From electric scooters to bike share, micromobility innovations are transforming the way we get around. These small-scale, personal mobility options are popping up in cities across the country, providing many with a quicker and cleaner mode of transport across short distances. And while their presence on the city sidewalks and streets has stirred a combination of resentment and delight, their positive impact on lowering carbon emissions is undeniable.
Micromobility has the potential to decrease congestion considerably given that 46 percent of car traffic in the US is caused by vehicles on trips less than three miles.
In 2018, micromobility accounted for some 84 million trips, nearly doubling the number of rides from the previous year. This equates to well over 100 million miles traveled without a drop of fossil fuel. Growth is only expected to continue with new brands and options appearing on our sidewalk’s every day. In fact, two of the largest companies in the industry, Bird and Lime, reached billion-dollar valuations faster than any company in U.S. history.
While the concept of micromobility is new to the U.S. relative to many European cities, the early impact on transportation networks is considerable. In particular, greater access to scooters and bike share options has helped tackle the “first mile/last mile” challenge of providing people access to larger public transportation options. While a subway can help move people across the city, getting to the nearest stop is sometimes just out of reach.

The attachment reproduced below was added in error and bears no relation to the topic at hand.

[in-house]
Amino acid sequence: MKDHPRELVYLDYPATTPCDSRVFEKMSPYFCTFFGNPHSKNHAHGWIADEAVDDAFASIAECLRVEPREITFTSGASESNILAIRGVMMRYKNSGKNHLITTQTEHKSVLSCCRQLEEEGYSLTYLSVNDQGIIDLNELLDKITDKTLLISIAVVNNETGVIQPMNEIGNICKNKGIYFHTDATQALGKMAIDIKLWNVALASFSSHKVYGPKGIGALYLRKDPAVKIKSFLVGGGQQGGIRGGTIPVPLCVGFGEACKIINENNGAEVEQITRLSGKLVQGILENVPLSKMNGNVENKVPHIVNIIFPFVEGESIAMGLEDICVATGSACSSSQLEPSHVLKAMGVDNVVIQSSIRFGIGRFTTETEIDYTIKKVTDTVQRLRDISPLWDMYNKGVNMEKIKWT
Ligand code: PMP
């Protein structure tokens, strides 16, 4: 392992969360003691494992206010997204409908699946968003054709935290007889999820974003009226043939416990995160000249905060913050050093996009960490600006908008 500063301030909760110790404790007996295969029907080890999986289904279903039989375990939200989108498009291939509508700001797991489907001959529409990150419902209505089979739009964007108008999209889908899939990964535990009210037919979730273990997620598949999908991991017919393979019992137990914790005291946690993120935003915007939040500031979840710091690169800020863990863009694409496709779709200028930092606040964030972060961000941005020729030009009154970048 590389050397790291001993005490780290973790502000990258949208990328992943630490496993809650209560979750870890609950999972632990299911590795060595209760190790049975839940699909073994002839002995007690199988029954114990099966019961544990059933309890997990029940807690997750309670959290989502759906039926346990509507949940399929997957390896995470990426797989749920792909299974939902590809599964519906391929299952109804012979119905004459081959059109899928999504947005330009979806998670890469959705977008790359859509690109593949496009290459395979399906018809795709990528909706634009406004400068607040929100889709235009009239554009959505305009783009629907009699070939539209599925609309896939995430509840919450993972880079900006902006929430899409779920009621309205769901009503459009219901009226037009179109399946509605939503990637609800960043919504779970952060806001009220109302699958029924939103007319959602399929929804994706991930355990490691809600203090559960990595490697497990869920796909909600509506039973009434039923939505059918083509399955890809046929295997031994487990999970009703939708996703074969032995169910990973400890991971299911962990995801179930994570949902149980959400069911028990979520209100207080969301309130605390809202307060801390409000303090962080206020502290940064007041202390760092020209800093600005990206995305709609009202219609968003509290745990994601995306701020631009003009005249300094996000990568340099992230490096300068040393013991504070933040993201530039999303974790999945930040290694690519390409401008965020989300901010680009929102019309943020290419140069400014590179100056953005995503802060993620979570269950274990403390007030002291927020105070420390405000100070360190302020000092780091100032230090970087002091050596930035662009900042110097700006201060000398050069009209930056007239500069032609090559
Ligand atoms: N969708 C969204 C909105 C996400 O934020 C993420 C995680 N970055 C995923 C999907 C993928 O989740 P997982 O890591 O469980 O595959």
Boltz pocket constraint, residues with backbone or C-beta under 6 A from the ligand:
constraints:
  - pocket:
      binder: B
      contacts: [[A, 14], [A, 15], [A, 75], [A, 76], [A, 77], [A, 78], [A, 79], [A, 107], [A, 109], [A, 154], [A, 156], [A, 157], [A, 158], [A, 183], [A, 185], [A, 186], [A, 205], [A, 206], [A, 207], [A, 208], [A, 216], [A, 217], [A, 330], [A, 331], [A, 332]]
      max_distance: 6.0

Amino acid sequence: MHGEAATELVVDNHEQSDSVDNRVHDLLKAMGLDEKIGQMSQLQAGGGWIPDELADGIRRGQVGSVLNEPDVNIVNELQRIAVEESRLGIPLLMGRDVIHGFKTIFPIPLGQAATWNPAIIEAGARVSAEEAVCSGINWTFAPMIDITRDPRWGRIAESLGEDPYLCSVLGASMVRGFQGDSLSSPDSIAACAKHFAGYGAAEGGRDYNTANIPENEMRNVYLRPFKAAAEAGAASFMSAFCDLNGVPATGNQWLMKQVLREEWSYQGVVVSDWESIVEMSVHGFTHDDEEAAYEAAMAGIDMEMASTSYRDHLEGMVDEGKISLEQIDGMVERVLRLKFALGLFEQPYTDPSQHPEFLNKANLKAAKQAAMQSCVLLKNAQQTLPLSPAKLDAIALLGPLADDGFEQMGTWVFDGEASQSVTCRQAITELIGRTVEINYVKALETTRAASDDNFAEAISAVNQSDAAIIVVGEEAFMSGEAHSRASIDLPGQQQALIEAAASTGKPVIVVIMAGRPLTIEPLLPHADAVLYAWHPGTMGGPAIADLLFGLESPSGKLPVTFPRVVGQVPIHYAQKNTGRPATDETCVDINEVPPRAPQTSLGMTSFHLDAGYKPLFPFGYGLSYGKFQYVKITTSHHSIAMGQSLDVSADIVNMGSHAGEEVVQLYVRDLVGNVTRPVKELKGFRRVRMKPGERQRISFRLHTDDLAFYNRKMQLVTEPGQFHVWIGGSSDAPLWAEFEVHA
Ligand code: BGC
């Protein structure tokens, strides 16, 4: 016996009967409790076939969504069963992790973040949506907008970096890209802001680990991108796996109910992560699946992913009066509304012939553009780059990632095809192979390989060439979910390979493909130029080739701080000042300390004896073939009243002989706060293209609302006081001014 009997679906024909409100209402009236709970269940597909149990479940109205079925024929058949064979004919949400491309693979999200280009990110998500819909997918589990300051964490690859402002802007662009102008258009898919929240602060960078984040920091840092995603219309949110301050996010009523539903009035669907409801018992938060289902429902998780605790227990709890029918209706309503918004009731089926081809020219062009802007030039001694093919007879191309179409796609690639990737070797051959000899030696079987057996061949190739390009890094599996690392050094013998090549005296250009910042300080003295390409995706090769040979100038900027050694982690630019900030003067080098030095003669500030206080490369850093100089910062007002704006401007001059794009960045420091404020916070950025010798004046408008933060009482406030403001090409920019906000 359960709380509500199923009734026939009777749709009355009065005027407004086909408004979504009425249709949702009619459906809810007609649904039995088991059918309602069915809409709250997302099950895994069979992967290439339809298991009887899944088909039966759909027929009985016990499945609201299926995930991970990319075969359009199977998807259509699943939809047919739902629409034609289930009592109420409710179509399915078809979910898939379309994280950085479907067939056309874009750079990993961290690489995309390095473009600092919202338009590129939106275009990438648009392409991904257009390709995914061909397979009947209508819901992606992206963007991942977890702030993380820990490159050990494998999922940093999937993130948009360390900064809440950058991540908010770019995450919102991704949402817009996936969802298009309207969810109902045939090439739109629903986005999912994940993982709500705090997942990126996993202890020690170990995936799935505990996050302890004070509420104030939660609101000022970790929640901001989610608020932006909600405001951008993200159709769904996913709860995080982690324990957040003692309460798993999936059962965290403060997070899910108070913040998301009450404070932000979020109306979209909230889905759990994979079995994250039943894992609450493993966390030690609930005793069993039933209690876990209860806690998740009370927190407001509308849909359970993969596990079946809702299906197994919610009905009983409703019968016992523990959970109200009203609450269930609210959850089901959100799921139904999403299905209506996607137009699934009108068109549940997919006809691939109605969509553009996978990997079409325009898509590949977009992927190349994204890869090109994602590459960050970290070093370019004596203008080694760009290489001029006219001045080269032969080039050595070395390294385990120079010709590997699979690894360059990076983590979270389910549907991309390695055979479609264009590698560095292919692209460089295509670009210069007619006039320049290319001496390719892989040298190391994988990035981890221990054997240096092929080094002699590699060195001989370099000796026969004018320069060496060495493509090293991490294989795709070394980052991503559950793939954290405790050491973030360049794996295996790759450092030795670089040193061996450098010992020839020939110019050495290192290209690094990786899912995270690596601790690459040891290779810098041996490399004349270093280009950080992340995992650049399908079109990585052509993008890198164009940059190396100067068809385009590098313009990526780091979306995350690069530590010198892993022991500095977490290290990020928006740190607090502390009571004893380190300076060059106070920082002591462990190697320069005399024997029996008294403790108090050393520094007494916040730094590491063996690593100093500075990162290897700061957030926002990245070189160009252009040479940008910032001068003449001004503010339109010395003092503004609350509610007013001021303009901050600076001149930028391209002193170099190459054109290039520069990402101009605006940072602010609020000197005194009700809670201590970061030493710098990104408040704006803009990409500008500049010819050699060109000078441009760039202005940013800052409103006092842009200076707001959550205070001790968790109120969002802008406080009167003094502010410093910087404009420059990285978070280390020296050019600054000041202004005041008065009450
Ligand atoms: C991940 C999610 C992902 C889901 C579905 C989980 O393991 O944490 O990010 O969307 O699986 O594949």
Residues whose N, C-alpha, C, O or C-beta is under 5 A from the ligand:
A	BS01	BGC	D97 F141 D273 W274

It’s estimated that half of all micromobility rides begin or end at another transportation option — helping communities gain access to broader public transit opportunities. Additionally, micromobility has the potential to decrease congestion considerably given that 46 percent of car traffic in the US is caused by vehicles on trips less than three miles — distances easily, and more increasingly, covered by bikes and scooters.
Breaking down the micromobility market.
Scooters have come to dominate the roads over the past year, with over 85,000 e-scooters now available for public use in roughly 100 U.S. cities.
In 2018, less than half of micromobility trips were through traditional station-based bike share programs, with six cities accounting for 84 percent of the trips:
- New York City, NY
- Chicago, IL
- Washington D.C.
- Bay Area, CA
- Boston, MA
E-scooter ridership has experienced a similar type of concentration, with 40 percent of all e-scooter trips taking place in:
- San Diego, CA
- Los Angeles, CA
- Austin, TX
What the future of micromobility will entail
In just a few short years, micromobility options have helped communities to address some of their most complex transportation challenges: from endless traffic, to unequal public transit access, to rising carbon emissions. However, continued improvement and collaboration among micromobility companies, city planners, and residents alike is necessary to ensure the growth of a safer, micromobility-friendly infrastructure.
In the meantime, ditching a taxi or rideshare in favor of a scooter or bike will go a long way in helping to meet some of our most challenging sustainability goals. Plus, it’s never been more fun to get where you’re going, while lowering your carbon footprint.